Tragedy in South Carolina

May 29, 2018 10:15

As journalists, we cover hundreds – maybe thousands – of stories throughout the course of our careers.
We know when a situation might be dangerous. I personally remember dozens of stories I covered, from hostage standoffs to manhunts to severe weather, where I knew I was taking a risk to keep the public informed and acted accordingly to protect my personal safety as best I could.
But very few, if anyone, could have predicted what happened on Memorial Day near Tryon, North Carolina.
WYFF-TV reporter and weekend anchor Mike McCormick and photojournalist Aaron Smeltzer were covering the heavy rain and other effects of the remnants of Tropical Storm Alberto when a large tree – no longer tethered to the ground by its water-logged roots – fell onto their station SUV, killing them both.
When rescuers arrived, the vehicle’s engine was still running. The transmission was still in drive. They apparently had no idea what was coming.
“All of us at WYFF News 4 are grieving. We are a family and we thank you, our extended family, for your comfort as we mourn and as we seek to comfort the families of Mike and Aaron,” the station said in a statement on its website.
News Director Bruce Barkley told me after I reached out to offer RTDNA’s condolences on behalf of the nation’s broadcast and digital journalists: “Thank you for your kind words. … We are saddened and shocked by the deaths of Mike and Aaron. … It is a tough time for the WYFF 4 newsroom.”
The Hearst-owned station also received messages of support from South Carolina Gov. Henry McMaster, other public officials and dozens of viewers, including Joe Hindman, who wrote to the station. “Mike’s pleasant personality was always evident in his reporting and news broadcasts,” Hindman wrote. “[My wife and I] are sure Aaron’s professionalism contributed much as well.”
Viewer Patrick Wolf put it another way: “Mike and Aaron … are a part of our family every day! It was such a shock to hear of this sad news.”
The tragedy even impacted the rescuers who rushed to their aid but could not save their lives.
Tryon Fire Chief Geoffrey Tenant told reporters: "It personally affected me a little bit because I had done an interview with Mr. McCormick about 10 minutes before we got the call. And we had talked a little bit about how he wanted us to stay safe and I wanted him to stay safe and of course 10 or 15 minutes later we got the call and it was him and his photographer."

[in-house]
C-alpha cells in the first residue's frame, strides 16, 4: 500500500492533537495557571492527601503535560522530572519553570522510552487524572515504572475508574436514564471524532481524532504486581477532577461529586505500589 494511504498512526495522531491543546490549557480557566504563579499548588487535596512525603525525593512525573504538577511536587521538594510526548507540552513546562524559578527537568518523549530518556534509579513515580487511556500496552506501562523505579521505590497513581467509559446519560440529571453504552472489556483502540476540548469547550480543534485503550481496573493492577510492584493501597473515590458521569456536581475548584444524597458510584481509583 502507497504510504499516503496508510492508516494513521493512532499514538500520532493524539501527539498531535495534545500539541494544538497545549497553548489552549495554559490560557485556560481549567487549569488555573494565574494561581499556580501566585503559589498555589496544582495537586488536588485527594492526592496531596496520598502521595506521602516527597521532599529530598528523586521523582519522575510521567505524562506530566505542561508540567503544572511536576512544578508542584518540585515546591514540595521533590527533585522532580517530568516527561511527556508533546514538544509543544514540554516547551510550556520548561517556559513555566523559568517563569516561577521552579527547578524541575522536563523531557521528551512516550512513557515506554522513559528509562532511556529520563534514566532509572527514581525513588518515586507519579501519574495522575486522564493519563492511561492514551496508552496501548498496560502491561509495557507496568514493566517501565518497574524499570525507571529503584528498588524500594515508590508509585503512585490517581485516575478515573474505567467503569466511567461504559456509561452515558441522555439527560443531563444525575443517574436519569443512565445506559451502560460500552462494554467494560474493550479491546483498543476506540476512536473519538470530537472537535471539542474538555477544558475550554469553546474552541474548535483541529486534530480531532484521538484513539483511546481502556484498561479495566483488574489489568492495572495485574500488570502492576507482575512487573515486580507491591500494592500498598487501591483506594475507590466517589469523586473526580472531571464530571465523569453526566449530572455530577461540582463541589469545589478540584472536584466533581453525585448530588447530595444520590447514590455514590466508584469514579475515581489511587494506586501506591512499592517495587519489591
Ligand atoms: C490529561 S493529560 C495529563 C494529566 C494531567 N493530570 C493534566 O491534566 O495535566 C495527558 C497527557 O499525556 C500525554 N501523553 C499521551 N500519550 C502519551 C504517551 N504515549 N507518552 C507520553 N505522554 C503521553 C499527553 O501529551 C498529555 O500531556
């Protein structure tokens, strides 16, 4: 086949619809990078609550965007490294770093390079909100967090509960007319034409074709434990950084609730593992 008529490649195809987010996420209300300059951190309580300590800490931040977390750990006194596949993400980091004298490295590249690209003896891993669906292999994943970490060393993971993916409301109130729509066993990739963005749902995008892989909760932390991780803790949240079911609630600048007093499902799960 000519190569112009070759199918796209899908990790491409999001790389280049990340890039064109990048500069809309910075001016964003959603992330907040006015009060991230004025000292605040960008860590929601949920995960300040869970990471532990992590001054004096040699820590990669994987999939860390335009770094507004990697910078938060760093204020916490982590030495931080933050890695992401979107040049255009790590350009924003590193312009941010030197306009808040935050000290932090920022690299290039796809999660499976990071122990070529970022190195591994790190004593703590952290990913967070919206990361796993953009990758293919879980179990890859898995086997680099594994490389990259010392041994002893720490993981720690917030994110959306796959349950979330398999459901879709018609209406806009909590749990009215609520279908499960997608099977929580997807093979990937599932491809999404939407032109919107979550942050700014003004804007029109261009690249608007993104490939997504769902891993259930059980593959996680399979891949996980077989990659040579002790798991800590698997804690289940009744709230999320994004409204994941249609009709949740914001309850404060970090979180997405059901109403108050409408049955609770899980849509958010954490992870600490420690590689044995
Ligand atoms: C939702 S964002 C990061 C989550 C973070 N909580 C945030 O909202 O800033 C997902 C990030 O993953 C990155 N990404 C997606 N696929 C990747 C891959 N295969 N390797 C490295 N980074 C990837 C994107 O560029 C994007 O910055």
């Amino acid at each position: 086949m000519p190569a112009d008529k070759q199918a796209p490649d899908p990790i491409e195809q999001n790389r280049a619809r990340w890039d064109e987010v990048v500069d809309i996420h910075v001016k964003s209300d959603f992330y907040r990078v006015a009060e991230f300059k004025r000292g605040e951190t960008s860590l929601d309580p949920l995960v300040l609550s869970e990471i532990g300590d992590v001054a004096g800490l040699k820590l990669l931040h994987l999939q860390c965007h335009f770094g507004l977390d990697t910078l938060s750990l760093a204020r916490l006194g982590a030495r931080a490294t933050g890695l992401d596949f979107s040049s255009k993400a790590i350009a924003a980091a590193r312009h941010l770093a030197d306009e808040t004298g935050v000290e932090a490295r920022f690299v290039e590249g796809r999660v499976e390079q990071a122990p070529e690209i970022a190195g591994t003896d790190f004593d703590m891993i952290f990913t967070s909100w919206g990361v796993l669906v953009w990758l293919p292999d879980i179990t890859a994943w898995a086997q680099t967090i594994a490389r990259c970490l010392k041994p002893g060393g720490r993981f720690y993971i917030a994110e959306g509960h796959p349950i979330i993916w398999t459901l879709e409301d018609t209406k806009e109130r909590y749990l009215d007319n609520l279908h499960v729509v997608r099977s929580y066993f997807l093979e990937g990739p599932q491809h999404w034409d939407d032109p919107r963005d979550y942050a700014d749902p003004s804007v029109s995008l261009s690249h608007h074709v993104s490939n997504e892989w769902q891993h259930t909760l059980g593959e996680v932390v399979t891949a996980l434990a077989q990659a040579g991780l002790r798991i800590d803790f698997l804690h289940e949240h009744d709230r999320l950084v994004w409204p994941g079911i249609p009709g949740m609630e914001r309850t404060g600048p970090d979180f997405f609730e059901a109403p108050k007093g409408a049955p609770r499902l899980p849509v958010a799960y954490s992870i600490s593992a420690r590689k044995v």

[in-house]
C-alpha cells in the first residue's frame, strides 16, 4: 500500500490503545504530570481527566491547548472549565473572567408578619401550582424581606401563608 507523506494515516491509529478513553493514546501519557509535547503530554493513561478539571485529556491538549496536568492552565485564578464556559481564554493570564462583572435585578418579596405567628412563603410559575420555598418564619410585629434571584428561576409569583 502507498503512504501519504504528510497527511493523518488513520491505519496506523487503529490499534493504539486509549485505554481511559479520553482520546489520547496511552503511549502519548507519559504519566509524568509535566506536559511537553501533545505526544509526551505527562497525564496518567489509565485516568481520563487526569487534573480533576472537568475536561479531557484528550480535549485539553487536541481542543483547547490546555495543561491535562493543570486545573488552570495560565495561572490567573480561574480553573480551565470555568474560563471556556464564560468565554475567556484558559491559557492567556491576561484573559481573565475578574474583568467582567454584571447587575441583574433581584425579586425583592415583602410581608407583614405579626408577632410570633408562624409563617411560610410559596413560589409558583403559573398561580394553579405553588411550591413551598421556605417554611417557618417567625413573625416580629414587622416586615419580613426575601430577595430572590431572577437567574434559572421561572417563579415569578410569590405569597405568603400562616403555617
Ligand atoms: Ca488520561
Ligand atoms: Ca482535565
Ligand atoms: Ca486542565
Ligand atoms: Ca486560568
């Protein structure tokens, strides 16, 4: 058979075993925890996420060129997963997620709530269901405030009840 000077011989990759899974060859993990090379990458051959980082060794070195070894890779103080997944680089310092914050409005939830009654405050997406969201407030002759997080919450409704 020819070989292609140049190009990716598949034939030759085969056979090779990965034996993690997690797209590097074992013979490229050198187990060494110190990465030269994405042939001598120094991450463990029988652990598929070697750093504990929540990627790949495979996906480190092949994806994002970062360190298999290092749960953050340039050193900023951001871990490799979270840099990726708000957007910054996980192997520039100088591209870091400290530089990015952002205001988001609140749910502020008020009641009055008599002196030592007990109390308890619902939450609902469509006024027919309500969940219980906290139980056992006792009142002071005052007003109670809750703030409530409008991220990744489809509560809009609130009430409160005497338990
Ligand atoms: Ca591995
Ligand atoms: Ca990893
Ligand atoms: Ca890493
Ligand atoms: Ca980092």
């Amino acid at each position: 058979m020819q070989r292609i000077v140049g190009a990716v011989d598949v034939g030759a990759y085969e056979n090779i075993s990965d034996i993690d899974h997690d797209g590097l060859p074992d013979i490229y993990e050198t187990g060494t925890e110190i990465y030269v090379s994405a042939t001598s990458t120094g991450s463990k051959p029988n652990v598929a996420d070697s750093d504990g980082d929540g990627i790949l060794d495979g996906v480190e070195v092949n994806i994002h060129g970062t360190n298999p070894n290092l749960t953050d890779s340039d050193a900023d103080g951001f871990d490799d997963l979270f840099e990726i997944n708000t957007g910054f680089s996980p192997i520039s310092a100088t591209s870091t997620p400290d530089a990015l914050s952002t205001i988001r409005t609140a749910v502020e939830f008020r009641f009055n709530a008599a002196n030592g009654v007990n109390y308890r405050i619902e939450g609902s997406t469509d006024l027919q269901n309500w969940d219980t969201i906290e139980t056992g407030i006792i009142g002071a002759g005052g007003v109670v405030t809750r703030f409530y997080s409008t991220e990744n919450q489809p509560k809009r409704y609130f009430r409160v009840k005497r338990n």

McCormick had worked at the station since 2007, when he joined WYFF-TV from Hearst sister stations KHBS/KHOG in northwestern Arkansas. He was the weekend anchor for the Greenville, South Carolina-based station, but worked during the week as a reporter out of its Spartanburg bureau.
Smeltzer had just joined the WYFF-TV Spartanburg bureau in February, after serving as a photojournalist in the area for more than ten years.

RTDNA’s coverage guidelines for hurricanes and other natural disasters state, “Journalists should keep in mind that their personal safety comes first.”
By all accounts, McCormick and Smeltzer were doing just that. There was no way they could have known that what Tyron Fire Chief Tenant called “a freak of nature” was about to take their lives.
“Our Hearst Television family is grieving today,” a top corporate executive told me this morning.
So is the RTDNA family, along with McCormick’s and Smeltzer’s families, their colleagues, their viewers – and America’s thousands of broadcast and digital journalists.

Correction: We have updated this article to reflect that Tryon is in Polk County just across the North Carolina border, not in South Carolina as previously stated.


RTDNF Scholarships & Fellowships